You will find plenty to discover in Wales, with thousands of years of history and heritage to explore.
Below is the briefest run through of the history of Wales with links to just a small number of attractions near to Cardiff you can visit while you are studying here.
You can discover the history of the people of Wales throughout all these times at St Fagans museum just outside Cardiff and more history (including geological) at the National Museum next to the University campus.
By the time the Romans arrived in Britain, people had lived in Wales for around 225,000 years.
Easily reached from Cardiff, the Gower Peninsula in South Wales is designated as an area of outstanding natural beauty and is home to age-old burial chambers.
The 95 caves were once shelters to pre-historic man including The Red Lady of Paviland. 'She' was found in Goat's Hole Cave and has most recently been dated to 33,000 BC. The skeleton is believed to be the oldest ceremonial burial yet discovered in Europe.
Roman invasion of Wales
The Romans began their military campaign against Wales in 43 AD with 40,000 troops and by 60 AD, Wales had come under Roman control.
The most famous Roman site in Wales is at Caerleon just outside Cardiff. Known to the Romans as Isca it is the site of one of only three permanent forts in the UK.
In addition to barracks and an amphitheatre, recently Cardiff University archaeological teams have unearthed remains of monumental buildings. A visit to the museum and remains is highly recommended.
Norman conquest and castles
The Norman military leaders systematically divided and ruled Wales by killing Bleddyn ap Cynfyn in 1075 and Rhys ap Tewdwr of Deheubarth in 1093 and subsequently taking over their lands. William the Conqueror advanced into the south and effectively completed the Norman conquest of Wales.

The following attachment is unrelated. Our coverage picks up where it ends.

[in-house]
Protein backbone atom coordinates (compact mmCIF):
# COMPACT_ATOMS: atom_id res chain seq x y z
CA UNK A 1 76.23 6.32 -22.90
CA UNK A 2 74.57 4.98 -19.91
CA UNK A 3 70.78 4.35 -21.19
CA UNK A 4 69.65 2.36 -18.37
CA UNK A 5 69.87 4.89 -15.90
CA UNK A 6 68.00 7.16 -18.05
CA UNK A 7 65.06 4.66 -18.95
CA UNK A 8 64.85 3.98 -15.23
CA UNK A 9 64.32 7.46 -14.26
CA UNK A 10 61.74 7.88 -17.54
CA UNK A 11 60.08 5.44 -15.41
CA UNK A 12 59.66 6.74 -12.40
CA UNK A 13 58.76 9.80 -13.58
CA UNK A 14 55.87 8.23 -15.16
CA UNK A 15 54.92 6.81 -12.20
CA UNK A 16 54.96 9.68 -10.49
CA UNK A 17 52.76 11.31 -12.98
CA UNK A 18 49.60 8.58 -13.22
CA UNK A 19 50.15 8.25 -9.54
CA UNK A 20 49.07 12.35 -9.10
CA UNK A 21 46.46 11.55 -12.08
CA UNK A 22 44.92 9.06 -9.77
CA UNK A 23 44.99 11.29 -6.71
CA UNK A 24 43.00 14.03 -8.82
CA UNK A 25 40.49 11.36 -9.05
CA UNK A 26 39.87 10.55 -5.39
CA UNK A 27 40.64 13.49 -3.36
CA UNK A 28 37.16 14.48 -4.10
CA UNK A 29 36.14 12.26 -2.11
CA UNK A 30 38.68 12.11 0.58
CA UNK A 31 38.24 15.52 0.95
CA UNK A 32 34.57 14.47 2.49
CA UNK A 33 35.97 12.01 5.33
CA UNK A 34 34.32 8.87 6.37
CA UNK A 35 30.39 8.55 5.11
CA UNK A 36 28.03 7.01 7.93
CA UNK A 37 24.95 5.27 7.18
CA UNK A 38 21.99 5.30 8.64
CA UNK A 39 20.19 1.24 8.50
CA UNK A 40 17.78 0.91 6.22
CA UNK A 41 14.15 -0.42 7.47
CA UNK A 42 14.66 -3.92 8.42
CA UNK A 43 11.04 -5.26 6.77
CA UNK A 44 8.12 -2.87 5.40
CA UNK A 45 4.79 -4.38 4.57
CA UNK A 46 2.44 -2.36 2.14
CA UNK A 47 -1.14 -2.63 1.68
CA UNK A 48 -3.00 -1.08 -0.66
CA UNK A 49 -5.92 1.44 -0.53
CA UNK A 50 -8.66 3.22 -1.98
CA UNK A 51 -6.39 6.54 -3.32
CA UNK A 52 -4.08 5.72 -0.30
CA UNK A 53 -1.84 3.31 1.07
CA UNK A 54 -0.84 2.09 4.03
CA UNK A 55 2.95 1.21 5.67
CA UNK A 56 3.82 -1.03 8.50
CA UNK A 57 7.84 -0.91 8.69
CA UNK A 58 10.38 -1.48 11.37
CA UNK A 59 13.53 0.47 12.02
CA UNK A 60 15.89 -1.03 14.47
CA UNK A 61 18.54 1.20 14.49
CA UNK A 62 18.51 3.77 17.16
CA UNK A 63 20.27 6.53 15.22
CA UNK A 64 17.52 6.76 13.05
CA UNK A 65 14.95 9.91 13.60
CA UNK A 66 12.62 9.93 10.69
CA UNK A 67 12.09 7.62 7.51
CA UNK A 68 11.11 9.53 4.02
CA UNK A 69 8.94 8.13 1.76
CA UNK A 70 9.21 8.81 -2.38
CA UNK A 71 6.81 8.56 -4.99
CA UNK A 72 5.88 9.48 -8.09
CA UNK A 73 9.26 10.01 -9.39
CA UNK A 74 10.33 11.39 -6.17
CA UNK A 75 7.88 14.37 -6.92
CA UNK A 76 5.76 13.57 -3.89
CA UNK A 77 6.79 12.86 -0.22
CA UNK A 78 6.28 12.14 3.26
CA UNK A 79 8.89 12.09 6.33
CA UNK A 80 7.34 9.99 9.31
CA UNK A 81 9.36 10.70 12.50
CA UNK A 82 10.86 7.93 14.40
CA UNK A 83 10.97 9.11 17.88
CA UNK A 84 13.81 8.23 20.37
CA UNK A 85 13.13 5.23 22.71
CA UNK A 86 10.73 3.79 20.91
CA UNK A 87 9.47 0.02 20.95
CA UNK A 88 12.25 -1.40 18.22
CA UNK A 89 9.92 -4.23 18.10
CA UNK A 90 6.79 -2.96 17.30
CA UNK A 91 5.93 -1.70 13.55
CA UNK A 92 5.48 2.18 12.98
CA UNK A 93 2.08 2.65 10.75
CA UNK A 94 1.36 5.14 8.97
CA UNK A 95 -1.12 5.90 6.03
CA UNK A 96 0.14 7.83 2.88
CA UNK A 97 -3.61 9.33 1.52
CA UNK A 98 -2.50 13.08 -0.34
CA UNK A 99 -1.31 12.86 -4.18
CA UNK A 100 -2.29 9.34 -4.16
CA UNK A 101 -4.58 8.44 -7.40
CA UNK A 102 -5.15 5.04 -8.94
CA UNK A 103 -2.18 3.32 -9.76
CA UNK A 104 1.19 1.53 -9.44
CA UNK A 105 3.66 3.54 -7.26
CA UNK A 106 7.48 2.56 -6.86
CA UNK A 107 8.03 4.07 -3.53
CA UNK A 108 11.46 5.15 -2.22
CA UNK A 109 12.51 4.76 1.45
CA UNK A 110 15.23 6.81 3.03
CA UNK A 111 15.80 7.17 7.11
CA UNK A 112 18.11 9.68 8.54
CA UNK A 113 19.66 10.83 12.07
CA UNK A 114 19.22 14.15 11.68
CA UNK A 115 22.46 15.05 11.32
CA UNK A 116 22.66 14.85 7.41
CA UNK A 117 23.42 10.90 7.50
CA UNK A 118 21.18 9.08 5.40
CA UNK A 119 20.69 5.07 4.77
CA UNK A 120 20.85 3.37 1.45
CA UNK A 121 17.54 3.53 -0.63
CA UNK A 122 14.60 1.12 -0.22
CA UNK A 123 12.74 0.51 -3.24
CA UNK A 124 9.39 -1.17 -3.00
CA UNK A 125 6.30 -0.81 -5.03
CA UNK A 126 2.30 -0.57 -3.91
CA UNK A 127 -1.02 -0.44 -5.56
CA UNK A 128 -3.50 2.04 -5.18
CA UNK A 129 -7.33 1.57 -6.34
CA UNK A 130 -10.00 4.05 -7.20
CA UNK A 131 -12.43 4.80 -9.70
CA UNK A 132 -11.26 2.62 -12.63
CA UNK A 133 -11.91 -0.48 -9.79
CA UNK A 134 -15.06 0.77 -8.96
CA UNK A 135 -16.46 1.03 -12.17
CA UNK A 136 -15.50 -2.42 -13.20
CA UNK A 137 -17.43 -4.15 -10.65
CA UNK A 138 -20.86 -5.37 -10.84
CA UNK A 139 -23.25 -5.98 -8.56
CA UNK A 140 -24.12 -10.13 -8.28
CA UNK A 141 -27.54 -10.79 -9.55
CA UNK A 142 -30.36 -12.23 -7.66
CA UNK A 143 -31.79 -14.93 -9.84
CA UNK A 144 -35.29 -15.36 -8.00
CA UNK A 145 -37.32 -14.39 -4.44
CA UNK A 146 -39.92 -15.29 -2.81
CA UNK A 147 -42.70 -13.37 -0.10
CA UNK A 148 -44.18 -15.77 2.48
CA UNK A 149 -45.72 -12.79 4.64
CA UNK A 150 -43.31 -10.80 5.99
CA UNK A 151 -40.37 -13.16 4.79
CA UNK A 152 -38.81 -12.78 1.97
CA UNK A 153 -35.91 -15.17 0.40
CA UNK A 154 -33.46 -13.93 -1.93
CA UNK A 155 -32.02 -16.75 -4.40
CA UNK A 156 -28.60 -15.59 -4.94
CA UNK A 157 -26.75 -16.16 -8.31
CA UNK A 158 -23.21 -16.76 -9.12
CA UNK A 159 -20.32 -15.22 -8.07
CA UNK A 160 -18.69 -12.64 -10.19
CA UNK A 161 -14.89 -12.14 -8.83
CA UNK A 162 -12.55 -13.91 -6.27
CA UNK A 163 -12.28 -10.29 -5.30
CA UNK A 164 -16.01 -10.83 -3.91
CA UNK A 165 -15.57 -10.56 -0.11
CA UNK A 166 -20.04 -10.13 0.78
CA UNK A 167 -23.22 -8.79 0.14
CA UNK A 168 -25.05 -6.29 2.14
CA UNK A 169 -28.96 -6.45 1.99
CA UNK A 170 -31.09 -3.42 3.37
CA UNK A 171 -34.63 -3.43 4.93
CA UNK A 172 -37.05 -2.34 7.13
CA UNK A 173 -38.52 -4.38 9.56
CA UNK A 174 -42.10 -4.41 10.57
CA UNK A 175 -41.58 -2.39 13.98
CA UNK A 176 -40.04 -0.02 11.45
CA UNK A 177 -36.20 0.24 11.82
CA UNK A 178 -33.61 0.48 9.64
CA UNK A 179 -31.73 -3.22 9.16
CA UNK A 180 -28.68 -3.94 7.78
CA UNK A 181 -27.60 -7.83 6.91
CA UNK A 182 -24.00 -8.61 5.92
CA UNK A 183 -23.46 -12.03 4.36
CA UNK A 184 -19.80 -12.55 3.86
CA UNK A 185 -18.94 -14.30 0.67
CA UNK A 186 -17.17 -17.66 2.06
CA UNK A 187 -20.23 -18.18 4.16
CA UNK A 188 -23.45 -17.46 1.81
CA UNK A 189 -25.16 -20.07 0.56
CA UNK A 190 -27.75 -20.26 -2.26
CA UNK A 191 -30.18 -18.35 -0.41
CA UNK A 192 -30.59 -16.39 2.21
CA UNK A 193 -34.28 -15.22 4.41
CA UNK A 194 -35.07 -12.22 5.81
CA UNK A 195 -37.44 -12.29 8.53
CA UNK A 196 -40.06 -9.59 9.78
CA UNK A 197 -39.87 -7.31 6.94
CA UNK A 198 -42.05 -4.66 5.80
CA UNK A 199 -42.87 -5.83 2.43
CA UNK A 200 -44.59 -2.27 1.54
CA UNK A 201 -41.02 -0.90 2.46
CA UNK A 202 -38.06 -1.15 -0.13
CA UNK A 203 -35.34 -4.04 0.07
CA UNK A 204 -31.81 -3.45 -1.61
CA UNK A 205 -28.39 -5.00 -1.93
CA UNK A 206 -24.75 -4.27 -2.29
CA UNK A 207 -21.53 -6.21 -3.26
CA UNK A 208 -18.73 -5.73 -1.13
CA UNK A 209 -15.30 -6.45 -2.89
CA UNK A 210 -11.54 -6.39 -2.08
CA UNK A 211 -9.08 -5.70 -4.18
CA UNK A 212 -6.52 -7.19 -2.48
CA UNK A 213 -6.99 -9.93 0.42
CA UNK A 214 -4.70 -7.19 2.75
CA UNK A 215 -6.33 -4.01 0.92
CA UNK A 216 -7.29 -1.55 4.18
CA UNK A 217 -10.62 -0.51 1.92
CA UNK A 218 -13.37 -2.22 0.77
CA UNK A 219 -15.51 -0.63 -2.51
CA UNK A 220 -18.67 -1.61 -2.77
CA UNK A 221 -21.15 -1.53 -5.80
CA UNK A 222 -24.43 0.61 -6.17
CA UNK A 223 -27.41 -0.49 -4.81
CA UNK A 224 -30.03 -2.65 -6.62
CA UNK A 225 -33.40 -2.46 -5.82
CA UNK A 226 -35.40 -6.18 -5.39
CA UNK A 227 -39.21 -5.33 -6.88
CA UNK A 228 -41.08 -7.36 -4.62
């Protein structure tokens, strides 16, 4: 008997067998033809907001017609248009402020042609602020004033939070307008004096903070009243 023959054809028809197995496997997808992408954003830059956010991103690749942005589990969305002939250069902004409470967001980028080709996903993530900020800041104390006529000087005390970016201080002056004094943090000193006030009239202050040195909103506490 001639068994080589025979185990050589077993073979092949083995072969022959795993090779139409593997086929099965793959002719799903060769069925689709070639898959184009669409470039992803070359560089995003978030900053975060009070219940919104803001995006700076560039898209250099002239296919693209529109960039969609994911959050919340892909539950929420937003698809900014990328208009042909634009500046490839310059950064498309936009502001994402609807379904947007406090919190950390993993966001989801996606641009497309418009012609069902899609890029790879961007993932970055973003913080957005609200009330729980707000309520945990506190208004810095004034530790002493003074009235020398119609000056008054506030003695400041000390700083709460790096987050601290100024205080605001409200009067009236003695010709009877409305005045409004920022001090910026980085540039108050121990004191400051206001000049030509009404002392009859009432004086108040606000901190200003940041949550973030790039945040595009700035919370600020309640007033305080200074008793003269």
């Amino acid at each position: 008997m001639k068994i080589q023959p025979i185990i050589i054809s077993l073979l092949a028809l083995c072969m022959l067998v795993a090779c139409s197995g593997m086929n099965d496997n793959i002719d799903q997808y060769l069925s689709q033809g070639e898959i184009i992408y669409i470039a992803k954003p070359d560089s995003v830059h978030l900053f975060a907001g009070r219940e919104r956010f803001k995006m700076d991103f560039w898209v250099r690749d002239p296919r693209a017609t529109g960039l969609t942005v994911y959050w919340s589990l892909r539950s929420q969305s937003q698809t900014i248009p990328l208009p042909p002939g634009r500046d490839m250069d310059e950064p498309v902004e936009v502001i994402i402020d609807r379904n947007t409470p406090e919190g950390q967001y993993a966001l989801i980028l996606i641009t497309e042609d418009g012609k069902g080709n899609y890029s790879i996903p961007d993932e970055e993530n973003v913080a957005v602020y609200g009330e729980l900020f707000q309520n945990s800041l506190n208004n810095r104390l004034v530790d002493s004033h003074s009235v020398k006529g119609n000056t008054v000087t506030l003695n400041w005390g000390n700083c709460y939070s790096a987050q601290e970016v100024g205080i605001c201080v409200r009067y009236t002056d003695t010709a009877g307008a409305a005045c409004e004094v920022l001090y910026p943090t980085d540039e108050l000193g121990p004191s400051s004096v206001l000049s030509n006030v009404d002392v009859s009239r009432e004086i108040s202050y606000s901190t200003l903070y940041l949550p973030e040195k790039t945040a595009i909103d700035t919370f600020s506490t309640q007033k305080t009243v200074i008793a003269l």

The Normans brought with them castle architecture and over the centuries the castles of Wales collectively have become Britain's most visited tourist attraction. Great castles close to Cardiff include Chepstow (one of the oldest in the UK) and Caerphilly (the second largest in the UK). You can also see Norman remains in Cardiff Castle's famous keep. You can discover more castles on the CADW website.
By the time of the Tudors many castles were evolving from defensive fortifications to palatial country mansions. Two good examples near Cardiff are Raglan and Langharne (which is also famous for Dylan Thomas).
A popular figure in the national consciousness and a symbol of Welsh pride, Owain Glyndŵr (died 1416) led a long-running (though ultimately unsuccessful) revolt against English rule from 1400-1415.
Aided by the French, he captured castles and won notable battles. He was the last Welshman to be crowned Prince of Wales.
The 19th century (and early 20th)
In the 19th century South Wales became famous for the mining of coal. At the time, Cardiff expanded to be the third largest port in the world and the first ever million pound cheque was signed in Cardiff Coal Exchange in 1909. Attracting immigrants from all over the world, the population of Wales was growing by 20%.
By the 1980s coal mining in Wales was all but ended. You can explore Wales' mining past (and take an underground tour) at Big Pit Museum near Cardiff.
The statue of Minerva on the University's Glamorgan Building is also a symbol of the importance of coal mining to the region.
And although it may appear old, Castell Coch (Red Castle) is relatively modern, the product of a wealthy, Victorian marquess.
The Welsh economy, like that of other developed societies, has become increasingly based on the expanding service sector.
Following devolution in 1998, some powers were handed over from Westminster to Cardiff. The Welsh Assembly was set up in 1999 and is based in the Senedd building in Cardiff Bay.